Center for Interdisciplinary and Intercultural Studies

Gero von Randow: A short comment on objections against the possibility of algorithms for moral decisions

The following sentence states an absolute impossibility of moral decisions by algorithms: "Artefacts cannot decide moral problems, because they cannot be intelligent in a strict sense."
1) The argument, that real AI is logically impossible cannot be based on the findings Kurt Gödel, Alonzo Church and Alan Turing.
2) The chinese chamber thought experiment, put forward against real AI, supposes an ontological difference between machines and the brain. This can hardly be demonstrated.
3) The objection that AI machines lack bodily experience and interaction with a social world becomes invalid in the cases of robot populations.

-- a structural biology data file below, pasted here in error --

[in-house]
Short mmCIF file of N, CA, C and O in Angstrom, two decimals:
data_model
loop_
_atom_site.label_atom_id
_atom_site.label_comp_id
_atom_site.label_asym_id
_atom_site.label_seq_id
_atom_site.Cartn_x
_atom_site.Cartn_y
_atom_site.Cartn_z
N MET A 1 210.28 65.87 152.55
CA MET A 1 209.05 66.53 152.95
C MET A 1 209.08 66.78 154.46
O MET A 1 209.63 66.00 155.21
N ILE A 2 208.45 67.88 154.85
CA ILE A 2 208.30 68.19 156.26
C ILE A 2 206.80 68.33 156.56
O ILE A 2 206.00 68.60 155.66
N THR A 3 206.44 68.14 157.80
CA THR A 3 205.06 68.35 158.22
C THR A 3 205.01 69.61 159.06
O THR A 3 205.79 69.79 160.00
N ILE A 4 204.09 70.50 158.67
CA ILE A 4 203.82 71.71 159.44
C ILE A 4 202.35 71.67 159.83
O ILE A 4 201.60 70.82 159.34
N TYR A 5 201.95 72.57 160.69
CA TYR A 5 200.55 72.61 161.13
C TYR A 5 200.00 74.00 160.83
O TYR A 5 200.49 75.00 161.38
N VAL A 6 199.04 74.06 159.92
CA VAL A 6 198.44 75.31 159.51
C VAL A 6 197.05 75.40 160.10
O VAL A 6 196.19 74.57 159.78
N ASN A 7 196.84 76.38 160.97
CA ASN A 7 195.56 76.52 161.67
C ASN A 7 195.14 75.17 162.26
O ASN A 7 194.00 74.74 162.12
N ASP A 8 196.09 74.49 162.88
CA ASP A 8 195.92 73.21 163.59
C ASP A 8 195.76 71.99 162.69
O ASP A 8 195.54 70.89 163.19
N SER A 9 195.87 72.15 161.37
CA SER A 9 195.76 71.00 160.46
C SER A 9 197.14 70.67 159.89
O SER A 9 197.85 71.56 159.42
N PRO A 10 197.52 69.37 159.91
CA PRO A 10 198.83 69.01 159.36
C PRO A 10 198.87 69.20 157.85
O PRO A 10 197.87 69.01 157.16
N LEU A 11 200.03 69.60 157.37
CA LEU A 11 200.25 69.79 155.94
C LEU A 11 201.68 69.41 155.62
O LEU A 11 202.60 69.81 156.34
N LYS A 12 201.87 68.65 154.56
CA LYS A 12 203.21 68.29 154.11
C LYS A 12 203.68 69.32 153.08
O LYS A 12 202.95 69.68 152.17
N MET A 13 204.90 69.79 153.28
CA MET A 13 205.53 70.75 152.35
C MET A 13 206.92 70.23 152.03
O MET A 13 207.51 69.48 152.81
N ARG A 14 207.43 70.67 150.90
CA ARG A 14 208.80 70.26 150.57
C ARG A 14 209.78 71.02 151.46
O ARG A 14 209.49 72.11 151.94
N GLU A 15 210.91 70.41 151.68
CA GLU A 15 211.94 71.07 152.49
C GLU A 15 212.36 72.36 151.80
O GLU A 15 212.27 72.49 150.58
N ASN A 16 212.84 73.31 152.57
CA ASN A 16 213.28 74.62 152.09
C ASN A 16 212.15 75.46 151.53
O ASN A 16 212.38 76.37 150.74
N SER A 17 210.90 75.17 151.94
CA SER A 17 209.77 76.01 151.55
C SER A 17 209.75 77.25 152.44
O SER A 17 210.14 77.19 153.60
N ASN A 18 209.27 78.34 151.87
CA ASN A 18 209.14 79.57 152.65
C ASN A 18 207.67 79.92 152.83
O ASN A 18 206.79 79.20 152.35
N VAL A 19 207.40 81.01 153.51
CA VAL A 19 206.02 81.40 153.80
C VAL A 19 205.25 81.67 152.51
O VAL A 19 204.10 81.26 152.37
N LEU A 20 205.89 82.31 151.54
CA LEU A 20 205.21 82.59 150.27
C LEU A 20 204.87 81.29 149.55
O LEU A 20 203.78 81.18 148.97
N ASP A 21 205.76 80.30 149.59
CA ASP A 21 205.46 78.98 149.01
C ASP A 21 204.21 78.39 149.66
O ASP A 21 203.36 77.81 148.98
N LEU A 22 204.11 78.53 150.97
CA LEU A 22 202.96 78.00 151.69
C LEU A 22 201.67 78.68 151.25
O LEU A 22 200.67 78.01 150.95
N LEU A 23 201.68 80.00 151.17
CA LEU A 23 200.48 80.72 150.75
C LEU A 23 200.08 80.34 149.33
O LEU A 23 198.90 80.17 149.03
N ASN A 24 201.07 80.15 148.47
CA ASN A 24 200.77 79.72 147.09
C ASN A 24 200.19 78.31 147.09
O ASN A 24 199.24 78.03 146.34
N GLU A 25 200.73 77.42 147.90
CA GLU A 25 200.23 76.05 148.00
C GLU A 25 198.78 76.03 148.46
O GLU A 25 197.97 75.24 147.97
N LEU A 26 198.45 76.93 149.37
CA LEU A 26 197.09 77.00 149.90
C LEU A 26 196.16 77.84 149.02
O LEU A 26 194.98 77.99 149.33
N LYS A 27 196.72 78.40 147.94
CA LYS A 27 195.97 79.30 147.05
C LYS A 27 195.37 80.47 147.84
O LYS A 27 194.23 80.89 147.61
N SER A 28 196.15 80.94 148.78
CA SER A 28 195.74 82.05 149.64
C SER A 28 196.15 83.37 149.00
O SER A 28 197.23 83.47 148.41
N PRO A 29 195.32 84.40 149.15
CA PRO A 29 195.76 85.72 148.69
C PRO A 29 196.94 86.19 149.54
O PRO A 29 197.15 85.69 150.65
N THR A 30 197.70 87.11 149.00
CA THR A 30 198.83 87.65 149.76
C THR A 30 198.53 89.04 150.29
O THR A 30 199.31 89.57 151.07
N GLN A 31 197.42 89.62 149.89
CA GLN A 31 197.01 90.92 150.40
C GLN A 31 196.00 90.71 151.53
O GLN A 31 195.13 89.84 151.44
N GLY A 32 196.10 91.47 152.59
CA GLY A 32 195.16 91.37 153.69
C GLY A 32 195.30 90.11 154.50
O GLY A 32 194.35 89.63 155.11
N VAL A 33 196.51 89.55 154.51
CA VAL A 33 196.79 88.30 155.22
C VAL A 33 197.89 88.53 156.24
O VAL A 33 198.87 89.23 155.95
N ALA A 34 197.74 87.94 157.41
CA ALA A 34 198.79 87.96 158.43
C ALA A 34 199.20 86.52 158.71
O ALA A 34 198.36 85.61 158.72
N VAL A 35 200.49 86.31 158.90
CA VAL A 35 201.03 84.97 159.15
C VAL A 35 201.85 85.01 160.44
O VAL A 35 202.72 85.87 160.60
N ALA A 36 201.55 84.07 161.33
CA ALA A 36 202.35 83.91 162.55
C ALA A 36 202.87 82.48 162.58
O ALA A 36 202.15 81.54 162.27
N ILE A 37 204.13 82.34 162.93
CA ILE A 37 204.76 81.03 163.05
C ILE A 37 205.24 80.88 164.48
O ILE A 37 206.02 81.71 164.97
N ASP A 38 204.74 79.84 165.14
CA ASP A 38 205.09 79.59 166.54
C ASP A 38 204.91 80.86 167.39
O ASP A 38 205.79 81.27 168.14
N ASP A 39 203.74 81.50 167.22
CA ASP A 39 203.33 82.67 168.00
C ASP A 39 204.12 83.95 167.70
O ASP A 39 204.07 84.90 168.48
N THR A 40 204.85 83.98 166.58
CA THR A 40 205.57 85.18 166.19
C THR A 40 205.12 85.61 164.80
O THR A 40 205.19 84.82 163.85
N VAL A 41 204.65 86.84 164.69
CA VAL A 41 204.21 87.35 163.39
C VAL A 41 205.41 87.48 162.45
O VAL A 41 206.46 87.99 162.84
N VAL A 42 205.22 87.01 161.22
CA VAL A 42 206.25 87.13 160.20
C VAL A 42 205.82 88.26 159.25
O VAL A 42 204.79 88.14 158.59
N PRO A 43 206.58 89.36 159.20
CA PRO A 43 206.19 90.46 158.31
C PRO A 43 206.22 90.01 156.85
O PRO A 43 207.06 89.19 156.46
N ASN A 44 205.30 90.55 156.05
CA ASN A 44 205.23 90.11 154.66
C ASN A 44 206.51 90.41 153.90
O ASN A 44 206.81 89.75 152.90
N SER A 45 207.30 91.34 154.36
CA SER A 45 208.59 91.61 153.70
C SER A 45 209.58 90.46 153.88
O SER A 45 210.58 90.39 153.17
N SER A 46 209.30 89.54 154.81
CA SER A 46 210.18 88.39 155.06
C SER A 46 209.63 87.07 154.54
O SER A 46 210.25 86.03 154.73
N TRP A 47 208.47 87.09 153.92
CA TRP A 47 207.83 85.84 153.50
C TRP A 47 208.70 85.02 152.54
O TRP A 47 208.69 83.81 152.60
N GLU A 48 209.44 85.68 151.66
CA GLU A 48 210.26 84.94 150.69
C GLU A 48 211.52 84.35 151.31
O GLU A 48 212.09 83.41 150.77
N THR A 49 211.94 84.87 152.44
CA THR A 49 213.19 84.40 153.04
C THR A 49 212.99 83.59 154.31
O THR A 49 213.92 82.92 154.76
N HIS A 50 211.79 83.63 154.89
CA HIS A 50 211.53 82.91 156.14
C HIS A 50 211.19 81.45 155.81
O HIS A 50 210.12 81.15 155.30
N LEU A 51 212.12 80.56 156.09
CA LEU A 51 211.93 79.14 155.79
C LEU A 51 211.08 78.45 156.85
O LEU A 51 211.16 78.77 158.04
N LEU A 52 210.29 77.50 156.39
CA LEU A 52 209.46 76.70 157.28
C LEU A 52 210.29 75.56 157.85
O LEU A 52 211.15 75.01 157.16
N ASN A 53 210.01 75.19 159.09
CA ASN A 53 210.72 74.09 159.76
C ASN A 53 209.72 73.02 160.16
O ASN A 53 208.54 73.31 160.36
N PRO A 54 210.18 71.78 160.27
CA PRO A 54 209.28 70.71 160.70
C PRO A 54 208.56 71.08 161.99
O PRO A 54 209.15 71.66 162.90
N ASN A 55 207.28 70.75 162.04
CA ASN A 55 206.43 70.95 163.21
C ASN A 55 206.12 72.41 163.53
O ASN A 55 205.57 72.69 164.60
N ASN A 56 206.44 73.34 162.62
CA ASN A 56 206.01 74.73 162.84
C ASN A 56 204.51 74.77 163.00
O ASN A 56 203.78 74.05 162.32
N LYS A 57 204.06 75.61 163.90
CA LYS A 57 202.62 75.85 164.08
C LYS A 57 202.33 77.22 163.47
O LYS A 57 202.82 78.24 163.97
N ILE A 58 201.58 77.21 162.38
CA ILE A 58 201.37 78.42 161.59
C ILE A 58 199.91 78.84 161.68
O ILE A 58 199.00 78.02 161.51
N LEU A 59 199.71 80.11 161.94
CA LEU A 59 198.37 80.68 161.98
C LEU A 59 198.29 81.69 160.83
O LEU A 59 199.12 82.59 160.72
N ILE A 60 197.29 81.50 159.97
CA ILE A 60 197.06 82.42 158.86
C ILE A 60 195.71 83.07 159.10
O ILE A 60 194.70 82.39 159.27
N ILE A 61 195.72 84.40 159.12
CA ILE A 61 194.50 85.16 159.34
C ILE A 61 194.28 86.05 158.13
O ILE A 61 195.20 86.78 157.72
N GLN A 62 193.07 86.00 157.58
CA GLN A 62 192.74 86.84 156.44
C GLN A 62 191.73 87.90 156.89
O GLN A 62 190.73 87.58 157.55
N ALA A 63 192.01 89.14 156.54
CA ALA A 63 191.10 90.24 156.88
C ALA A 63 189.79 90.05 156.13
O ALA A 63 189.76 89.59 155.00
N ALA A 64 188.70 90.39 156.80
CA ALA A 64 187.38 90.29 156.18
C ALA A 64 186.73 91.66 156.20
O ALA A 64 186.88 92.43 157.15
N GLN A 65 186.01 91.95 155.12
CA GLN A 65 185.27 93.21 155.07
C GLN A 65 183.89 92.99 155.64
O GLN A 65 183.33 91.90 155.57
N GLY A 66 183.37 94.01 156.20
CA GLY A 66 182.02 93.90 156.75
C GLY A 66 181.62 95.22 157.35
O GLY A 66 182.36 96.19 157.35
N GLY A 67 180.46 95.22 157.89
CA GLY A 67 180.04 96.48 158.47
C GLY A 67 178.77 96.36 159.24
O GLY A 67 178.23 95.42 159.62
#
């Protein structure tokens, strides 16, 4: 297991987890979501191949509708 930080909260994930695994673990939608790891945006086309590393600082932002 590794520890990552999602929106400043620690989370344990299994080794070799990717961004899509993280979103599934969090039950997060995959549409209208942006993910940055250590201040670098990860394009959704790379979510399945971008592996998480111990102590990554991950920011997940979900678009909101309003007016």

The following sentence states an intentional impossibility of moral decisions by algorithms: "Artefacts should not decide moral problems, else we act immoraly."
The trolley problem demonstrates that we can run into classic moral paradoxa if we delegate moral decisions to machines. We would have to to calculate and compare the numbers of human lives in advance and while not being in an emergency situation.
Can this be justified?
We do this all the time with our technological decisions. But they cannot be justified by the goal of reducing risks only. There is another precondition: responsability.